May 31, 2016
There are certain situations where Section 6 of the Construction Lien Act (CLA) can be used to cure a defect in a lien, but only if the defect is minor.
Section 6 of the CLA states:
6. No certificate, declaration or claim for lien is invalidated by reason only of a failure to comply strictly with subsection 32 (2) or (5), subsection 33 (1) or subsection 34 (5), unless in the opinion of the court a person has been prejudiced thereby, and then only to the extent of the prejudice suffered.
*Note that only the editor’s heading, which does not form part of the legislation, and not the section itself refers to minor irregularities.
Section 6 Test
As expressed in the recent decision of Master Albert in Govan Brown & Associates Ltd. v. Equinox 199 Bay Street Co., the test for whether a defect can be cured under Section 6 depends on the factual circumstances:
A lien claim that fails to comply with the requirements of subsection 34(5) of the Act is invalid. But if it is merely a failure to “strictly” comply then absent prejudice the lien claim remains valid unless the court determines that it is invalid due to prejudice. The test is one of degree.
When there is a mistake in the lien, the court must first consider whether the non-compliance is a minor or technical irregularity, and if it is, then section 6 can be applied. If not, only then may the court consider the question of prejudice. This is based on a close reading of the statute itself.
Master Sandler, in Williams & Prior Ltd. v. Taskon Construction Ltd, stated, “strict compliance with these sections is the required standard. A failure to comply strictly can be over looked provided no prejudice has been suffered. But if the failure to comply is more than a failure to comply strictly, then s. 6 cannot apply.”
In Williams & Prior, the plaintiff registered a lien for work done for a numbered company (“379”) but failed to name it as an owner. Instead, Williams registered the liens as against the leasehold interest of the two head tenants and landlords, however 379 was the subtenant. 379 was later added as a party defendant because it was held to be an owner under s. 1(1). After being added as a defendant, 379 moved to dismiss the action and to discharge and vacate the lien.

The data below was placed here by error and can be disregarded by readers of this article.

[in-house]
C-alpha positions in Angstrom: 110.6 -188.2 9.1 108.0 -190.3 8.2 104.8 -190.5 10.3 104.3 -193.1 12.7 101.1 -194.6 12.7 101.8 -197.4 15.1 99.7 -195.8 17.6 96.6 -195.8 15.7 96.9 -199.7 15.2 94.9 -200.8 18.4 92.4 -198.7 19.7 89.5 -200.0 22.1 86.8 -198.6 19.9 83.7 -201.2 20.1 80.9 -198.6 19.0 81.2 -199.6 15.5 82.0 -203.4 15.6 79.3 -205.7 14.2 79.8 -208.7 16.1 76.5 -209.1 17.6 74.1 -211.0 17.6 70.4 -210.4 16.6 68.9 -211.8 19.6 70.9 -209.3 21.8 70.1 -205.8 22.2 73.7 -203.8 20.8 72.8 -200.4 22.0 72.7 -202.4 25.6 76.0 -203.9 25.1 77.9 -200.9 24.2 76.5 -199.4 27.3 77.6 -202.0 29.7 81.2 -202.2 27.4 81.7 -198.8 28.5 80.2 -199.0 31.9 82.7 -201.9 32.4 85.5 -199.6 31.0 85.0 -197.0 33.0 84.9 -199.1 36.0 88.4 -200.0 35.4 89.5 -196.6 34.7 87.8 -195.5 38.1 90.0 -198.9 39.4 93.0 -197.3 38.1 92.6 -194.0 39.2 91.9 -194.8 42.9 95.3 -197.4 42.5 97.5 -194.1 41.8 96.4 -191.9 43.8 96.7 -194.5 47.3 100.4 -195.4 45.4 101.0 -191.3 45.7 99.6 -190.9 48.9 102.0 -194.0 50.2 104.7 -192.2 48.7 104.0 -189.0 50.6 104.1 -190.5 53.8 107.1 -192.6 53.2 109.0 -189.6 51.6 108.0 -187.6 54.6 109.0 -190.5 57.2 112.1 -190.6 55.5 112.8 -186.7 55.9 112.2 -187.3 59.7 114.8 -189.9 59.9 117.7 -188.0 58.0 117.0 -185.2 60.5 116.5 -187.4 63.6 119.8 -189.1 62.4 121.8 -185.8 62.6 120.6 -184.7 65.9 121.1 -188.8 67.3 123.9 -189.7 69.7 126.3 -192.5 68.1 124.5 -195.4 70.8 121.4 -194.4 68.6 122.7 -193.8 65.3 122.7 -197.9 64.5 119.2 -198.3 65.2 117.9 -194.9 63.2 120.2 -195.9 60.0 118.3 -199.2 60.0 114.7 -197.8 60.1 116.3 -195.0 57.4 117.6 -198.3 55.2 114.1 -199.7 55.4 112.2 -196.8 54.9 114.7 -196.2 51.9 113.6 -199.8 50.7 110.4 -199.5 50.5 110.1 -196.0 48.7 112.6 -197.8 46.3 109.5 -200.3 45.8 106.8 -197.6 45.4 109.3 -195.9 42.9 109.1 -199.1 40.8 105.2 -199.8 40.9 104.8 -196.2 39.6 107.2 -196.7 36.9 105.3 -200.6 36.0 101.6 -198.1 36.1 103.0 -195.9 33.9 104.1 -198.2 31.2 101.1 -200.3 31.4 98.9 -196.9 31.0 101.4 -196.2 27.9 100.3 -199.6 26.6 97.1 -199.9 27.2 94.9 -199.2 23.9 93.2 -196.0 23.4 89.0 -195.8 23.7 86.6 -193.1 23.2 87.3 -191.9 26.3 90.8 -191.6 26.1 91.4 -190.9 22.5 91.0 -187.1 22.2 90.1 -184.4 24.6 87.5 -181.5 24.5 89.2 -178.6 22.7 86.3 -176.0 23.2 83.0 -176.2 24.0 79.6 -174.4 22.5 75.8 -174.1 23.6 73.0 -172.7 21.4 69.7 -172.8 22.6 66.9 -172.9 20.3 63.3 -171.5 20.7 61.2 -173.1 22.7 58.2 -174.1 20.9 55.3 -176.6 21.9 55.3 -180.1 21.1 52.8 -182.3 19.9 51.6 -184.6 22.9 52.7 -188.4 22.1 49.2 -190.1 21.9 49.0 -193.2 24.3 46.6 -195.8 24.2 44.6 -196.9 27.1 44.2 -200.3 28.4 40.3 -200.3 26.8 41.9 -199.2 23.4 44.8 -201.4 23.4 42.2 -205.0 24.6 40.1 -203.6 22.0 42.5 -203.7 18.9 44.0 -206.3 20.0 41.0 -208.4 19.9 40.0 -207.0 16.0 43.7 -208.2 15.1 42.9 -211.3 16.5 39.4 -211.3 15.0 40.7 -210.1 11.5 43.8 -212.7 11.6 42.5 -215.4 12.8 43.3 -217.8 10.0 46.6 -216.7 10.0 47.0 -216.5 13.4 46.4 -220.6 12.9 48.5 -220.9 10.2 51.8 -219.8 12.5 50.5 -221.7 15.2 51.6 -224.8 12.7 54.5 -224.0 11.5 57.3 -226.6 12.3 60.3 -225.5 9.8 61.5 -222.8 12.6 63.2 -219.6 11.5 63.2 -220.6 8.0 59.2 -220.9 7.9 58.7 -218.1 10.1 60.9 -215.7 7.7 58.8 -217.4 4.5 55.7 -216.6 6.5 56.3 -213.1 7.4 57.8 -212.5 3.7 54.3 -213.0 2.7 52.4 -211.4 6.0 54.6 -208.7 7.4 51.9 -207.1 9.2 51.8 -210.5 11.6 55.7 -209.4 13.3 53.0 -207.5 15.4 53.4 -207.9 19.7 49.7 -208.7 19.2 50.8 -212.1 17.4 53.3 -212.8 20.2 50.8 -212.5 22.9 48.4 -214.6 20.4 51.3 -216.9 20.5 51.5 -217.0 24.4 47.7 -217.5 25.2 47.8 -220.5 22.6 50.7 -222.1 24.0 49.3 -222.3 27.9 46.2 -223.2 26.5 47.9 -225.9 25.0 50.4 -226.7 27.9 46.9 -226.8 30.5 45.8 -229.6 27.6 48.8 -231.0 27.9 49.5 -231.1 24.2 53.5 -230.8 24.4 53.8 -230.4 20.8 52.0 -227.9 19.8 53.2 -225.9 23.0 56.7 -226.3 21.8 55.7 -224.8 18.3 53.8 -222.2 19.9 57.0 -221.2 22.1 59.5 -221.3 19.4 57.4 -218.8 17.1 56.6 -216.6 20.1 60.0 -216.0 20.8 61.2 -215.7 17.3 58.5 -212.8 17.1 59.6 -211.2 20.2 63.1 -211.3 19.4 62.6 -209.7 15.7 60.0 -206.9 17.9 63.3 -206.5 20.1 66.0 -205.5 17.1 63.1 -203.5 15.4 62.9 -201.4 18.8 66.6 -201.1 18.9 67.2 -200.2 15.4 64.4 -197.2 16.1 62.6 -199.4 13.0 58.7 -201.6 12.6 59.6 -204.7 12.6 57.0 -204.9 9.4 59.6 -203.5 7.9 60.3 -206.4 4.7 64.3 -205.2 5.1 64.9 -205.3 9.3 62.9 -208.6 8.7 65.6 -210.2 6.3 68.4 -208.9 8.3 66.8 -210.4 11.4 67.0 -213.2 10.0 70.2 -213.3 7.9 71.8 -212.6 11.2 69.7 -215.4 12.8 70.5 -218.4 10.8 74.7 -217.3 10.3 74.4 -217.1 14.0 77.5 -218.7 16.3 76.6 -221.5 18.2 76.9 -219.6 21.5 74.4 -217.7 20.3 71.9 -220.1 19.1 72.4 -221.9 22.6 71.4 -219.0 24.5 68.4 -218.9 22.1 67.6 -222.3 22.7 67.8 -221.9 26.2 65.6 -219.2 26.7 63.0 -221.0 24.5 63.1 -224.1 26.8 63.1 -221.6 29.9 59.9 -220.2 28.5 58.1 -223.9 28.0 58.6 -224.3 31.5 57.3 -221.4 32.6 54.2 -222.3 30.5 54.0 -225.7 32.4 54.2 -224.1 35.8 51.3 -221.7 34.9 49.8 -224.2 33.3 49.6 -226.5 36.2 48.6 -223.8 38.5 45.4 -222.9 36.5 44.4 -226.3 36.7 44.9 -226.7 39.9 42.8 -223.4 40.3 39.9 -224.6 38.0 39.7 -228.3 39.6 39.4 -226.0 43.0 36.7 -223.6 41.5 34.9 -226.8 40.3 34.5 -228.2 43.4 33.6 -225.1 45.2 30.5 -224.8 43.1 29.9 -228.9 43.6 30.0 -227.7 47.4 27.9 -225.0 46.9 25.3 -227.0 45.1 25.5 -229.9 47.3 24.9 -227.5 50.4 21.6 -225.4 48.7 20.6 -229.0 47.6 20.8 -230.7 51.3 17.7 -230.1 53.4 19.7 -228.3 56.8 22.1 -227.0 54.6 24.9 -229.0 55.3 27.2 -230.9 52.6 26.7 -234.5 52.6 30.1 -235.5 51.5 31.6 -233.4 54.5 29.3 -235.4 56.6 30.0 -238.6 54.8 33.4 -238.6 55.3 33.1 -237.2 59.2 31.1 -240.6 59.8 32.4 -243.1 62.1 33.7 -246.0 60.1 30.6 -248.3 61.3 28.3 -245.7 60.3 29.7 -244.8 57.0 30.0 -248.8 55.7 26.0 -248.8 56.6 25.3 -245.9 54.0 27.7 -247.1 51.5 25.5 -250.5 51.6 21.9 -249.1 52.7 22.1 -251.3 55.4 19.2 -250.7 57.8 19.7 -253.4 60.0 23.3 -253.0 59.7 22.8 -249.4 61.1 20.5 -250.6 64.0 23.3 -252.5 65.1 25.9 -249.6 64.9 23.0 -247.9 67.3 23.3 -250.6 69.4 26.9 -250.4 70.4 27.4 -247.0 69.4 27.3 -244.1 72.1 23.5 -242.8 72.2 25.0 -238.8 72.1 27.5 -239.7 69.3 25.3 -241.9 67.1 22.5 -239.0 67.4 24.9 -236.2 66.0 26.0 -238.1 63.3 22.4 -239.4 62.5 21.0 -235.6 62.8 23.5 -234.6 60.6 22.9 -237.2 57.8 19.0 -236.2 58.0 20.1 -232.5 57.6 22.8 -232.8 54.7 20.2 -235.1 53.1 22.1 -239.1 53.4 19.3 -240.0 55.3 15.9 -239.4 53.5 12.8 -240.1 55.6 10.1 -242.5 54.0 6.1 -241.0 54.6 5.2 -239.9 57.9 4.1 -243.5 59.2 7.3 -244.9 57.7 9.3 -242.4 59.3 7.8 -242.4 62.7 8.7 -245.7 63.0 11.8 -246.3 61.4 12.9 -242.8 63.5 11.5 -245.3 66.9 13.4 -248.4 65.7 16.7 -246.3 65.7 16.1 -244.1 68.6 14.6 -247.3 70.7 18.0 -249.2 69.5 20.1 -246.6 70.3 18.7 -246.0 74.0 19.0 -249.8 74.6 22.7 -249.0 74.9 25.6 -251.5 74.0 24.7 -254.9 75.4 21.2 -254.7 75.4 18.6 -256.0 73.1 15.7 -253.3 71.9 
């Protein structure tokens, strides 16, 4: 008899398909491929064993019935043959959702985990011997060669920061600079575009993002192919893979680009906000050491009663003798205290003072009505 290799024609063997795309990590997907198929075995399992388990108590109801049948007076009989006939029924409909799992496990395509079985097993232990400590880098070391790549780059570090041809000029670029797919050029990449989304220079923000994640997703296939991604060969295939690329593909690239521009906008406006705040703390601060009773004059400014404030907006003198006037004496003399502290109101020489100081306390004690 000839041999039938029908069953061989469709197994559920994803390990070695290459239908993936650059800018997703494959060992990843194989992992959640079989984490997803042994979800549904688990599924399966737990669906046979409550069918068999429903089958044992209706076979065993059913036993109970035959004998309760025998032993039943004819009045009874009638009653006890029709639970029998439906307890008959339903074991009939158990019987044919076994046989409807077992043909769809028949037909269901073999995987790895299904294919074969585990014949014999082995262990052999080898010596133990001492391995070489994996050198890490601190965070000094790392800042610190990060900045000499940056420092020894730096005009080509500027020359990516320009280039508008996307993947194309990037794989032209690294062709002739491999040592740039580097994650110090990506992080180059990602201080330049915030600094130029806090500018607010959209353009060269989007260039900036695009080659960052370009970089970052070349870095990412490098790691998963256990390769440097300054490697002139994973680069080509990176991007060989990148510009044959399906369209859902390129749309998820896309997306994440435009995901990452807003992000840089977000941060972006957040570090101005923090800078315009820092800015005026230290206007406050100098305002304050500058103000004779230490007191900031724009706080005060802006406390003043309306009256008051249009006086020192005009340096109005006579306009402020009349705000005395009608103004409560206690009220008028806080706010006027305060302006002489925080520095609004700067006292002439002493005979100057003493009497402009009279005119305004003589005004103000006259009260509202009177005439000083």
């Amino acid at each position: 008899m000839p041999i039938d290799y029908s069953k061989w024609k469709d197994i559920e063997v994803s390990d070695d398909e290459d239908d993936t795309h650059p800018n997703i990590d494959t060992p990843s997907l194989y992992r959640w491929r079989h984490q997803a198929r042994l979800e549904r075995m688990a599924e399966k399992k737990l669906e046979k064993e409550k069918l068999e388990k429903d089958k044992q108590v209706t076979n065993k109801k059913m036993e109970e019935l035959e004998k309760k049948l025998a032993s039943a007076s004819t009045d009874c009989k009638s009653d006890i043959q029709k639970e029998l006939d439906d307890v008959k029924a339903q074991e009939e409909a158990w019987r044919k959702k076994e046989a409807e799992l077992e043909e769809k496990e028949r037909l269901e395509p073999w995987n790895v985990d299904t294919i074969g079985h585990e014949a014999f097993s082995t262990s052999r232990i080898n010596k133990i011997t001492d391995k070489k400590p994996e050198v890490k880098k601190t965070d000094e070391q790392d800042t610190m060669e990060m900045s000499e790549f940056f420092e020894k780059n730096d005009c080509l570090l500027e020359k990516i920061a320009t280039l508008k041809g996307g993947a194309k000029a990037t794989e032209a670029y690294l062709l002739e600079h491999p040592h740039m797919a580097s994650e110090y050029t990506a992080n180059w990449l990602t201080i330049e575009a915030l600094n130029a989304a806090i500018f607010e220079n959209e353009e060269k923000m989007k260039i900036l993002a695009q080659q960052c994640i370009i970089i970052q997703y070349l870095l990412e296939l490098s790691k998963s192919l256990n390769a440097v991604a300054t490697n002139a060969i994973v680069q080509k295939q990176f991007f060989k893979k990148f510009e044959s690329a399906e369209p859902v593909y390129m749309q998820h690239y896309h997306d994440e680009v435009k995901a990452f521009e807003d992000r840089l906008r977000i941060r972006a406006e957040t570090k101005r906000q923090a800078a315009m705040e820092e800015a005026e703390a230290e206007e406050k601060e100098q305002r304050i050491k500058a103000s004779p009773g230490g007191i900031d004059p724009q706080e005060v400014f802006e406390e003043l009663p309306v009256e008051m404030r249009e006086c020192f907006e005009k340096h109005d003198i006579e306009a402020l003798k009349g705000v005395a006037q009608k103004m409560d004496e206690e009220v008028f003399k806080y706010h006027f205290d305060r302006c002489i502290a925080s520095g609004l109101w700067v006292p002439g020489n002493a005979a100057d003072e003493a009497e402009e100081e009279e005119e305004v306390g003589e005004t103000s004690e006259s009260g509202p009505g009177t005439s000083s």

Master Sandler found that the failure of the lien claimant to name 379 as an “owner” i.e., as a person whose interest in the premises was improved was an “extremely serious error” and could not be cured by section 6. This was not a case of misnomer, but rather went beyond a mere minor or technical irregularity.
What then is a minor or technical irregularity?
Master Albert, in Govan, concluded that a lien claimant may register the lien against the incorrect leasehold owner and have section 6 be available to cure it, but only when the mistake is due to a “corporate name shell game”.
In Ambler-Courtney Inc. v. CAAG Land Development Ltd., the court agreed that s. 6 could be used where the legal description of the land was improper because it referred to the old registry system entry which had an outdated description of the land that included only part of the parcel.
In Petroff Partnership Architects v Mobius Corp, the court took into account the entire lien document in deciding that the claimant’s failure to name the tenant as an owner in the correct section of the form could be cured by s. 6. The Court did so because the lease was registered on title, the tenant was identified as an owner under the PIN and the tenant was also identified as an owner elsewhere in the form.
The test for whether a defective lien can be cured by Section 6 is one of degree and must be judged on a case by case basis. However, where a party fails to name the owner, the correct property or both, such an error would likely be considered a serious error and Section 6 will not be available to assist you.
 Construction Lien Act, RSO 1990, c C.30, s. 6.
 Govan Brown & Associates Ltd. v. Equinox 199 Bay Street Co., 2014 ONSC 3924, 2014 CarswellOnt 8856 at para 28.
 Williams & Prior Ltd. v. Taskon Construction Ltd.,  O.J. No. 498, 120 A.C.W.S. (3d) 941, 22 C.L.R. (3d) 1, at para. 75. and Wellington Plumbing & Heating Ltd. v. Villa Nicolini Inc., 2012 ONSC 5444, at para. 41.
 Ambler-Courtney Inc. v. CAAG Land Development Ltd., 1998 CarswellOnt 1636, 38 C.L.R. (2d) 58 at para 6.
 Petroff Partnership Architects v. Mobius Corp., 2003 CarswellOnt 2260,  O.J. No. 2434 at para 22.